A Duty to Save
If knowledge is gained through unethical means, is it ethical to use that research?
"Keys did this study because nothing like it had been done before, and because of ethical restrictions after WWII, nothing like it has been done after, and probably never will be done."
- Todd Tucker, Personal Interview, 2018
Because of current ethical standards, the MNSE is irreproducible, and still used as the primary resource regarding starvation today. After further analysis of the physical and psychological implications, scientists came to the conclusion that the experiment more closely replicated eating disorders than famine, leading to a key discovery: before the psychological effects of eating disorders can be treated, a person must recover from starvation.
Adapted Image from "Life in the Fast Lane"
"Trying to make meaningful psychological changes with an anorexic patient in this starved state is analogous to trying to address underlying issues with an alcoholic patient who is intoxicated."
Personal Interview with Dr. Scott Crow, Eating Disorder Specialist, University of Minnesota, 2017.
Starvation Experiment Participant in Starvation and Recovery, Time/Life Images, 1945.
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In eating disorder counseling, a recount of symptoms experienced by the participants of the MNSE can help give justification for many symptoms of starvation experienced.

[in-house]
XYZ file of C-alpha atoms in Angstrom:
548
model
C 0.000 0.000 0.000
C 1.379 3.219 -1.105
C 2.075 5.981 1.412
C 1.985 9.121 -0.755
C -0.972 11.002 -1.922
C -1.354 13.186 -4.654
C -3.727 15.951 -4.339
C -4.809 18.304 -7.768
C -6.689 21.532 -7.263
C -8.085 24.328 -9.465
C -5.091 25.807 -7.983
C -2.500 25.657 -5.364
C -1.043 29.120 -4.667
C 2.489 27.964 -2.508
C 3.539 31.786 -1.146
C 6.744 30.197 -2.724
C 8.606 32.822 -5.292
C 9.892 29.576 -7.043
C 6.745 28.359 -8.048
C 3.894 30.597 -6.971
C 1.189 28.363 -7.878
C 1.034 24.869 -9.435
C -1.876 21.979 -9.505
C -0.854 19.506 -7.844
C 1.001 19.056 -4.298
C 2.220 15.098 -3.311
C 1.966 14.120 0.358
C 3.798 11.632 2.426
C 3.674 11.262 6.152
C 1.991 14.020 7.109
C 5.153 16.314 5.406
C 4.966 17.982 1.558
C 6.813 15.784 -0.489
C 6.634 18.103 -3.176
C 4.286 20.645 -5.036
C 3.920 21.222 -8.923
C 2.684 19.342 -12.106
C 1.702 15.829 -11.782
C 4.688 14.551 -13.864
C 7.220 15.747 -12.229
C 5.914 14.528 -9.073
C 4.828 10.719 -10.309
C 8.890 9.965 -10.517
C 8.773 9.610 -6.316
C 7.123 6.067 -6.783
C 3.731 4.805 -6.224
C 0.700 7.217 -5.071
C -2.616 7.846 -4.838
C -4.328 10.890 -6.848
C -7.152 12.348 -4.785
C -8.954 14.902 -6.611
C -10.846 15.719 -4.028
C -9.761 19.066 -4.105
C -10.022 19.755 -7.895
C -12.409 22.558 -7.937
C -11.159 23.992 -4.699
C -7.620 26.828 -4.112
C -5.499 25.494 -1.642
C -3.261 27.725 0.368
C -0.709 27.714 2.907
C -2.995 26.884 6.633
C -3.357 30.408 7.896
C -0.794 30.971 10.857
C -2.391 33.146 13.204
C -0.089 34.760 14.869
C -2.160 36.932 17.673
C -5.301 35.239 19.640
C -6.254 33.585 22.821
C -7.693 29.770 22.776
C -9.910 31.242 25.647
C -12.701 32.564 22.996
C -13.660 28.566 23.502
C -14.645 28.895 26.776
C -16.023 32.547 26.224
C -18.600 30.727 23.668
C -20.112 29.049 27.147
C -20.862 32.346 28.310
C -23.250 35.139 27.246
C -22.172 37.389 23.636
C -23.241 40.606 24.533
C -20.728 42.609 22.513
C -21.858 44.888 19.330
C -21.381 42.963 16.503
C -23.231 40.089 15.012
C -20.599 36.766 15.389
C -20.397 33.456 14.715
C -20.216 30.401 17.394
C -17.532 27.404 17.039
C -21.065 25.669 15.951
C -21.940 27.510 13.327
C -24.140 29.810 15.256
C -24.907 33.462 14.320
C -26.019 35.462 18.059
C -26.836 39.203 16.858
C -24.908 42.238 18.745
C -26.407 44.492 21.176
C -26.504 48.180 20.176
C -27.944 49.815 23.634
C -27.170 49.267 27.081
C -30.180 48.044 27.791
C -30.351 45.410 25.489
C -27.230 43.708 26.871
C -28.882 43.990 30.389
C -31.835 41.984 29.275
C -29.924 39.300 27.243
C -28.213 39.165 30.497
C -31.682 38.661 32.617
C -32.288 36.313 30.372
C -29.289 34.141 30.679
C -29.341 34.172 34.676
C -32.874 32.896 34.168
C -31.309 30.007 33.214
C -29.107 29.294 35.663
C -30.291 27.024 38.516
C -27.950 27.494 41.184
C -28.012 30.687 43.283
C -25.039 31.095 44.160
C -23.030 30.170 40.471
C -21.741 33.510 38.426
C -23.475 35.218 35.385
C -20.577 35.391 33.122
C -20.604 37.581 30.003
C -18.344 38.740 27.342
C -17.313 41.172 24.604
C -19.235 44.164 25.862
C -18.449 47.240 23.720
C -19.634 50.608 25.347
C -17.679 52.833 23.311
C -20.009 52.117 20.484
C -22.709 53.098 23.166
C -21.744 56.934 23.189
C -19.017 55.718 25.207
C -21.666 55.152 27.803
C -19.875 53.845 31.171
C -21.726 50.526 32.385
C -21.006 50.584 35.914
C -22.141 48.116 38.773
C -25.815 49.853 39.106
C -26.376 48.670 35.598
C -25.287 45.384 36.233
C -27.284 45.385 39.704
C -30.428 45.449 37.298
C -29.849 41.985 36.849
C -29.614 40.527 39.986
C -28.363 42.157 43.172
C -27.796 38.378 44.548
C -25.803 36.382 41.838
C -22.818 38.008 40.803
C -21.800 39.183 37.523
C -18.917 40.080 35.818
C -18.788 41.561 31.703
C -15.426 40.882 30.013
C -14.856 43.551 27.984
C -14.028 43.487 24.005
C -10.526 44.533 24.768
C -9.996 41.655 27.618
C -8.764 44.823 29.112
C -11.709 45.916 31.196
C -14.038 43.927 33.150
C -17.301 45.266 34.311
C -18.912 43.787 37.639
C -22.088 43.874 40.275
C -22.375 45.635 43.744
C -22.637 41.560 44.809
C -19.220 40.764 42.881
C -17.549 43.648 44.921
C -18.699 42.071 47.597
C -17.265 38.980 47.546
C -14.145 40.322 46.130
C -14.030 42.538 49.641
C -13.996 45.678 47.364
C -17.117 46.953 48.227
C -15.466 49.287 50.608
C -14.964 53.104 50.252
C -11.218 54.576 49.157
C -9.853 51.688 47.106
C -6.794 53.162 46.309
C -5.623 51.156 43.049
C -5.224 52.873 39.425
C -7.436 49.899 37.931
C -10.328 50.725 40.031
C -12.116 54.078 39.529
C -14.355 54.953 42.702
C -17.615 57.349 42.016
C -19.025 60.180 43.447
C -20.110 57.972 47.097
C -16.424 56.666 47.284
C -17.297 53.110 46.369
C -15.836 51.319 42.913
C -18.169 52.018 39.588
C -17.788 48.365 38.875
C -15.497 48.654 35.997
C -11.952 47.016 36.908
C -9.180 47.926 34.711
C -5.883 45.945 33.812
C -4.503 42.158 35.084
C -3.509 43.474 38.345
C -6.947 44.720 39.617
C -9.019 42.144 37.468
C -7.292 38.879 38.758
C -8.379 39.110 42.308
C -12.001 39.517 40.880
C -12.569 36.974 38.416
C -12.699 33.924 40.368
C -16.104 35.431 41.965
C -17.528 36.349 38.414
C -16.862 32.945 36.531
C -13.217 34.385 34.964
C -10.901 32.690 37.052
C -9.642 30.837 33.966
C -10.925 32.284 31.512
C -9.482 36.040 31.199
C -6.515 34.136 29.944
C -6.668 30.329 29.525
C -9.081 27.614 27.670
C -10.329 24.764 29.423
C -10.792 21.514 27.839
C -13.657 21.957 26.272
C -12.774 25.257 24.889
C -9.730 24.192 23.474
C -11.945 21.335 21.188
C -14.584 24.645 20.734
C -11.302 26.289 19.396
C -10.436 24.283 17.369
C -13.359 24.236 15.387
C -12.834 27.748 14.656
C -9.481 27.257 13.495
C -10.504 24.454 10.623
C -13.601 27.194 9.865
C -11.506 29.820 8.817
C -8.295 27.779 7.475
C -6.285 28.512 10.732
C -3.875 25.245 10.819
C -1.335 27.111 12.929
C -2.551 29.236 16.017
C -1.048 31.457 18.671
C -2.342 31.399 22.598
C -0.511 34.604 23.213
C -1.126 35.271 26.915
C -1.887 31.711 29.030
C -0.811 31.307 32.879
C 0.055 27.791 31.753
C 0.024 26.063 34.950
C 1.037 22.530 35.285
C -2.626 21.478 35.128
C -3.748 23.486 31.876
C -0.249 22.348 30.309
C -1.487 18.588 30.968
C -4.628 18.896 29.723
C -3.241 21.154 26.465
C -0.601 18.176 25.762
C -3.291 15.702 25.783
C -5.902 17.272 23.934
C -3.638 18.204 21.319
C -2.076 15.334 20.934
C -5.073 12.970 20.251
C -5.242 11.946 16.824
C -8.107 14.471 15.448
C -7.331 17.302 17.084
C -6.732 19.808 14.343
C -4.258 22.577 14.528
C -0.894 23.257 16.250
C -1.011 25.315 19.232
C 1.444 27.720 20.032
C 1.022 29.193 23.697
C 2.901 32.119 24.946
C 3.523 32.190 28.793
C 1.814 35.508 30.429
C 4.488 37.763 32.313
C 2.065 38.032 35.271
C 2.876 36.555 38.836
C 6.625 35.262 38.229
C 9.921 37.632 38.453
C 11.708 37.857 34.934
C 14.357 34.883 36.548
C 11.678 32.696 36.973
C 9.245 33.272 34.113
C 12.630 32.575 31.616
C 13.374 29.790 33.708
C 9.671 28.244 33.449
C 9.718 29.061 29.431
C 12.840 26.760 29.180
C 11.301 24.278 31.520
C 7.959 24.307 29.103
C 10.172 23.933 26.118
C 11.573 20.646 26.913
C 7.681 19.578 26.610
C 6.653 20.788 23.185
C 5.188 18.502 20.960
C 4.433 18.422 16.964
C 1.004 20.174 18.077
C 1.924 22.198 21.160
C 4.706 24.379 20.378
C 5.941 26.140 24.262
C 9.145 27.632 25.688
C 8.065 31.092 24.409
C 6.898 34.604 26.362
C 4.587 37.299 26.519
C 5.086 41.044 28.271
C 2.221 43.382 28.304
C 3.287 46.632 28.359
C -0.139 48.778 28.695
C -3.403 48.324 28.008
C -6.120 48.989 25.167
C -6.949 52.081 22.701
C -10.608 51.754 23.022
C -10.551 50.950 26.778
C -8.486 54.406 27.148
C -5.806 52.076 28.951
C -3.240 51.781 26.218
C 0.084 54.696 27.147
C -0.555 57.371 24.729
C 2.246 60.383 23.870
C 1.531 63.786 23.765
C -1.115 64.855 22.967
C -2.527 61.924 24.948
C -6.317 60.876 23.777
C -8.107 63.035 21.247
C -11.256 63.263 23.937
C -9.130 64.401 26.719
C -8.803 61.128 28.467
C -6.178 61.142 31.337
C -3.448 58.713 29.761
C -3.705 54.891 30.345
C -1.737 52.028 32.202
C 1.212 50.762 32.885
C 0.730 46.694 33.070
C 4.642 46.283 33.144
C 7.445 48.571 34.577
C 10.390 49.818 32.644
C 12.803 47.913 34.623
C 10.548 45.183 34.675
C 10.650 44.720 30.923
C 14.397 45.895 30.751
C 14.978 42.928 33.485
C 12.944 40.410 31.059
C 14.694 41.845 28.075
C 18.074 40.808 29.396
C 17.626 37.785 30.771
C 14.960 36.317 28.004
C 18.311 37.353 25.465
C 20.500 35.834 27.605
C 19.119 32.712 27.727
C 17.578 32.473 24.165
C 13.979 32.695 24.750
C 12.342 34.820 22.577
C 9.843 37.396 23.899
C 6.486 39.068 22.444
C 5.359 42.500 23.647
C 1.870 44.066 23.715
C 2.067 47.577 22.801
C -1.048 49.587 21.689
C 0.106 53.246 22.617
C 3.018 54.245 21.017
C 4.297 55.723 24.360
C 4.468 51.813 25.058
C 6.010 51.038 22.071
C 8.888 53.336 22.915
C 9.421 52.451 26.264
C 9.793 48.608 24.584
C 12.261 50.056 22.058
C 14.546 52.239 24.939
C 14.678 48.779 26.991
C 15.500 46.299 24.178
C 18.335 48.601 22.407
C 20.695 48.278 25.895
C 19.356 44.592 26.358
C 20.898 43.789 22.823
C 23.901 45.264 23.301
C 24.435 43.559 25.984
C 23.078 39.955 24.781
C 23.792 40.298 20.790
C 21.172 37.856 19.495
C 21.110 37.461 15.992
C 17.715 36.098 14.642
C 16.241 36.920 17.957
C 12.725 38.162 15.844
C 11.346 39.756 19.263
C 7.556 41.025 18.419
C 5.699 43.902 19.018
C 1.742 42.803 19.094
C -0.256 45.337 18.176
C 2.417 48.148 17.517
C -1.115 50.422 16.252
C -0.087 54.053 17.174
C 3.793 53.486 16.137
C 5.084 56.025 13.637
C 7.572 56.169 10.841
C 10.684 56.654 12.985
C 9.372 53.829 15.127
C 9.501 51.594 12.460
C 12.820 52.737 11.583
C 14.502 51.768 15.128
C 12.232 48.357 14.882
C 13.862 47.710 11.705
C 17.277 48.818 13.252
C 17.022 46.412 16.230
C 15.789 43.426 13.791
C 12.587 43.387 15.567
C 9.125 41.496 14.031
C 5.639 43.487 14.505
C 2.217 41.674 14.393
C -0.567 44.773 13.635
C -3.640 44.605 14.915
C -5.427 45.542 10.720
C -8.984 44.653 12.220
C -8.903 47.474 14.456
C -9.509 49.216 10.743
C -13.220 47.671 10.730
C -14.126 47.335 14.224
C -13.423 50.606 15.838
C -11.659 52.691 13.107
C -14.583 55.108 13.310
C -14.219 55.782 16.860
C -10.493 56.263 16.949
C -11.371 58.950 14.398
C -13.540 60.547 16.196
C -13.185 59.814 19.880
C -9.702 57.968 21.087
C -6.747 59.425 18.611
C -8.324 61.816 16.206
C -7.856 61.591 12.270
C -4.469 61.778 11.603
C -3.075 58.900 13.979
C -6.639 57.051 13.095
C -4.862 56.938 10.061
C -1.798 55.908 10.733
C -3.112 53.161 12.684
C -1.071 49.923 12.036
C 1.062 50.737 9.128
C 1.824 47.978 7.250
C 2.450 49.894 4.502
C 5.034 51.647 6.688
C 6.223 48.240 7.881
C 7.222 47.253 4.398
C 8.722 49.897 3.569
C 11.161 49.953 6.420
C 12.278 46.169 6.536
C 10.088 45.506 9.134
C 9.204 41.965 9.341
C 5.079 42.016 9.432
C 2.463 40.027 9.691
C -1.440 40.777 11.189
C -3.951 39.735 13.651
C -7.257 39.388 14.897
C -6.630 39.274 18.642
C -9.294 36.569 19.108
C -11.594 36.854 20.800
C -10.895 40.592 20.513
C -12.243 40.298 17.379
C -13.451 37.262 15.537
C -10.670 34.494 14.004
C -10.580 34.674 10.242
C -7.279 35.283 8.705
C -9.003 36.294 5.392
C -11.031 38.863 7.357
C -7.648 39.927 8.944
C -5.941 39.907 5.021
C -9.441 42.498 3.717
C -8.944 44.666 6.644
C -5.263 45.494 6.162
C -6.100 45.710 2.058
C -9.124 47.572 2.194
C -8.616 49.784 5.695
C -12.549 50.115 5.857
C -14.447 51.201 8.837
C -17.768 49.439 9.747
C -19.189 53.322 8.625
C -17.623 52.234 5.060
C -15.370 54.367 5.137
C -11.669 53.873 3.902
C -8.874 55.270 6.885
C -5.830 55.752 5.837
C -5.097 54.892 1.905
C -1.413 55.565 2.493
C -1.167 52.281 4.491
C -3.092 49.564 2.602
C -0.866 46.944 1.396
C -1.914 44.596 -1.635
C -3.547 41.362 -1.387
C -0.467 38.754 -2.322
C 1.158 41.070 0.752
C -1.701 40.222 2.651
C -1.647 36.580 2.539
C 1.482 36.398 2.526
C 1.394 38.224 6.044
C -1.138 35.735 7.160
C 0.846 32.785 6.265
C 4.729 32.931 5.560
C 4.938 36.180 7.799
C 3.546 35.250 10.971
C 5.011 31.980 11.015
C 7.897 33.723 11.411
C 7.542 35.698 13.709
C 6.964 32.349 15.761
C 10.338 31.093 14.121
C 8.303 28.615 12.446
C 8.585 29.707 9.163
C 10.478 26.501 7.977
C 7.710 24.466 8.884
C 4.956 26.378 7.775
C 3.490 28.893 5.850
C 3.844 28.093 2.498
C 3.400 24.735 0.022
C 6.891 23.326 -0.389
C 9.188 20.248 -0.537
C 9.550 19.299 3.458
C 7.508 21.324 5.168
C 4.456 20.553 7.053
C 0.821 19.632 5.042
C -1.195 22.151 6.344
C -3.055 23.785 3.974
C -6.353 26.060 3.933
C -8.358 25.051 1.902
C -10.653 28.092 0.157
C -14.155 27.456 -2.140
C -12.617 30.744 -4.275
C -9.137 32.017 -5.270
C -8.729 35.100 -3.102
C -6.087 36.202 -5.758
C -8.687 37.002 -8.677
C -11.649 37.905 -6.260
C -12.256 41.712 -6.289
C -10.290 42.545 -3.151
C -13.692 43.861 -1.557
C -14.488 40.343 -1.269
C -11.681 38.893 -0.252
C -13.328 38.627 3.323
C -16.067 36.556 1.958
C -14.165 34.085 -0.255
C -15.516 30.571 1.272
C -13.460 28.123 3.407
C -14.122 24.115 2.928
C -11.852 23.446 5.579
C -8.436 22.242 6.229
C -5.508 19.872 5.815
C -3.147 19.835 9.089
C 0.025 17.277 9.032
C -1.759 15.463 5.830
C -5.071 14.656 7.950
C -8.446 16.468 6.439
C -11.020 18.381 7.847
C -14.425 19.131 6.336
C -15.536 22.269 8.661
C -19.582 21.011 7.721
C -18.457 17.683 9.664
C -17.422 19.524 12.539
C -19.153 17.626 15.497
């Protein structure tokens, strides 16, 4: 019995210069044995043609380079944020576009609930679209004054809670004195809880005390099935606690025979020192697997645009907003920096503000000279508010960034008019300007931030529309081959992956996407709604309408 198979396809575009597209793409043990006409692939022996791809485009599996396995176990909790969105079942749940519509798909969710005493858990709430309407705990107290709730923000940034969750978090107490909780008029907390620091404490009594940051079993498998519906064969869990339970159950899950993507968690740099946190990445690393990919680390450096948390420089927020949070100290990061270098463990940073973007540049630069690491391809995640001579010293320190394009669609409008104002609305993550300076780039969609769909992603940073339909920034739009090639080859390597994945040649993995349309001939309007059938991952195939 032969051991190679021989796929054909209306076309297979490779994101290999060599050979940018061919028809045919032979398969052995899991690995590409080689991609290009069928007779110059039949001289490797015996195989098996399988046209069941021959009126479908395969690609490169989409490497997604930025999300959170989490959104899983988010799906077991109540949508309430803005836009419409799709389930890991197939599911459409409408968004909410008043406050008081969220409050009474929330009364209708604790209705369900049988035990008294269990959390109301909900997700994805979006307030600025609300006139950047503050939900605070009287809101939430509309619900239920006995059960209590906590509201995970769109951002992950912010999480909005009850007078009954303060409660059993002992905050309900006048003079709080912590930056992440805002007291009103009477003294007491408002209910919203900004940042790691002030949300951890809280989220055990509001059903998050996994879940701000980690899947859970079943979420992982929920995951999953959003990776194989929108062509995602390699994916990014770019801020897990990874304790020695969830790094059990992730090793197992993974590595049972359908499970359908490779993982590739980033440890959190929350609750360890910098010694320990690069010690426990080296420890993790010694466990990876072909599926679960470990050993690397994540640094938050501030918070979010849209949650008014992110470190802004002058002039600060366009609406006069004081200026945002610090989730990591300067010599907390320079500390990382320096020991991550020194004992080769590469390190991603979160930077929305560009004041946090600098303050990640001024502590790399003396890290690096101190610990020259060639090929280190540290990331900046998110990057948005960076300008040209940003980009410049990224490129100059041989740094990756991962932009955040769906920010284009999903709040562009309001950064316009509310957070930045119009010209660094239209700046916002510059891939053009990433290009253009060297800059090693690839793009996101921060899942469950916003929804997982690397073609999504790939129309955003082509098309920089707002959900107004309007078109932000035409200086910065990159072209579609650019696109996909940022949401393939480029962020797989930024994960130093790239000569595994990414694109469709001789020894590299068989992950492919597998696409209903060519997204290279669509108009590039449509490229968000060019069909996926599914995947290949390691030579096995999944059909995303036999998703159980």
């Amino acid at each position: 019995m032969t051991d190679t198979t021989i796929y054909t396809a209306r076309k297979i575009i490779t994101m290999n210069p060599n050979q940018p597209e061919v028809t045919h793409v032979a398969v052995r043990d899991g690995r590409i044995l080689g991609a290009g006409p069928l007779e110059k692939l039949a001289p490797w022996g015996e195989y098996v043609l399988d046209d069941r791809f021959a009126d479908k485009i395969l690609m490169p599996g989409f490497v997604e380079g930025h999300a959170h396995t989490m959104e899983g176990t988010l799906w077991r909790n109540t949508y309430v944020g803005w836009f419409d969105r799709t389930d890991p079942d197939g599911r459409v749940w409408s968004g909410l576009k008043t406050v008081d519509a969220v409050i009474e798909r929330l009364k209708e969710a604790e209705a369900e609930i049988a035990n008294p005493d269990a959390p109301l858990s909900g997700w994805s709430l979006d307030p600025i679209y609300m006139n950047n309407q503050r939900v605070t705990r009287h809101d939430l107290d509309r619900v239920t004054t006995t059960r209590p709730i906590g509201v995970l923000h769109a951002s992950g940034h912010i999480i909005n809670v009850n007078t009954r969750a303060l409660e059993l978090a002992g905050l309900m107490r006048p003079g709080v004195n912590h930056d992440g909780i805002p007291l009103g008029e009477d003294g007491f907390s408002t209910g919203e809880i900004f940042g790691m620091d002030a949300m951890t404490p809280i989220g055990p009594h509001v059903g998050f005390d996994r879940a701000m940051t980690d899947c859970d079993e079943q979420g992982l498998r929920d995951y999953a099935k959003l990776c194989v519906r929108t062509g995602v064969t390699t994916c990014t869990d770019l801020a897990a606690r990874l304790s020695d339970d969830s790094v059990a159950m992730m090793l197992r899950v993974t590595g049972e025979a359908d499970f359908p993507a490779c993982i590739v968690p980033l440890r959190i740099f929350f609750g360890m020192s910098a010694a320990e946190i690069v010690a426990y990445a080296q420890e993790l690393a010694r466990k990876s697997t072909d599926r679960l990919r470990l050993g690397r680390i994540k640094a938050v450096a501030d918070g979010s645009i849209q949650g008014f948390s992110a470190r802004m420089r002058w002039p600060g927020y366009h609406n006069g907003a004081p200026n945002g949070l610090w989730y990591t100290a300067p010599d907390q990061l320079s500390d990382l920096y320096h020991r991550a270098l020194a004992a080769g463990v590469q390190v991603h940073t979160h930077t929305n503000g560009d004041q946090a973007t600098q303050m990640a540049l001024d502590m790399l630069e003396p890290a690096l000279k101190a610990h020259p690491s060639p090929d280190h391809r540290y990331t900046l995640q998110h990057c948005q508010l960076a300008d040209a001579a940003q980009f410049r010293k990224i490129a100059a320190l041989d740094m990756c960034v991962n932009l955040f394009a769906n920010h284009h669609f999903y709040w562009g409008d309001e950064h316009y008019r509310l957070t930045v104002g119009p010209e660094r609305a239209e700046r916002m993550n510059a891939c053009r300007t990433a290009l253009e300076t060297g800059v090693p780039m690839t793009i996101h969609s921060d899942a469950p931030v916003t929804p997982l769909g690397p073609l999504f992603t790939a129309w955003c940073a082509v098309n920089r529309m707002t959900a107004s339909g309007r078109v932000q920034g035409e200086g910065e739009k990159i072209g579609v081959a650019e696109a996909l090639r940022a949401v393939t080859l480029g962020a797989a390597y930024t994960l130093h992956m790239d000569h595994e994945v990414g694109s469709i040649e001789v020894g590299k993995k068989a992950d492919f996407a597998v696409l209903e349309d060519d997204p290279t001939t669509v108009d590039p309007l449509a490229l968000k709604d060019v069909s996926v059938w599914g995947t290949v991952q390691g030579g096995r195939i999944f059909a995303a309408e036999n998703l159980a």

"The study is invaluable for those treating anorexics because it helps separate the symptoms that are a result of anorexia from those that are just by-products of hunger. The hunger must be treated first."
Through the Participants' Eyes
Max Kampleman Samuel Legg
"When the medical profession uses unethical experiments, or when a court of law uses tainted evidence, legitimacy is indirectly conferred upon the manner by which the data/evidence was acquired. The policy guidelines deploring the means used in acquiring the tainted evidence would be undercut by the mere fact of its use."
"It is impossible to 'give back' or 'take away' knowledge... we have an obligation to those who had their human rights violated by unethical experimentation to do the most good possible with the results of the experimentation."
"It is the greatest good to the greatest number of people that is the measure of right and wrong."
"There are many examples of unethical experiments that would be very useful for science, medicine, and even the world - but when that means violating human rights, exploiting people, or disrespecting individuals that is still wrong, even if the results would still be good."
"Why do people who were drafted go to fight wars, without escaping? Because there's a duty. It's the same kind of a thing, just a different battlefield. And from our point of view at the time, it was a battlefield consistent with what our conscience would tell us. But it was a battlefield. And battlefields are not supposed to be easy."
- Max Kampleman, Minnesota Starvation Experiment participant, 1993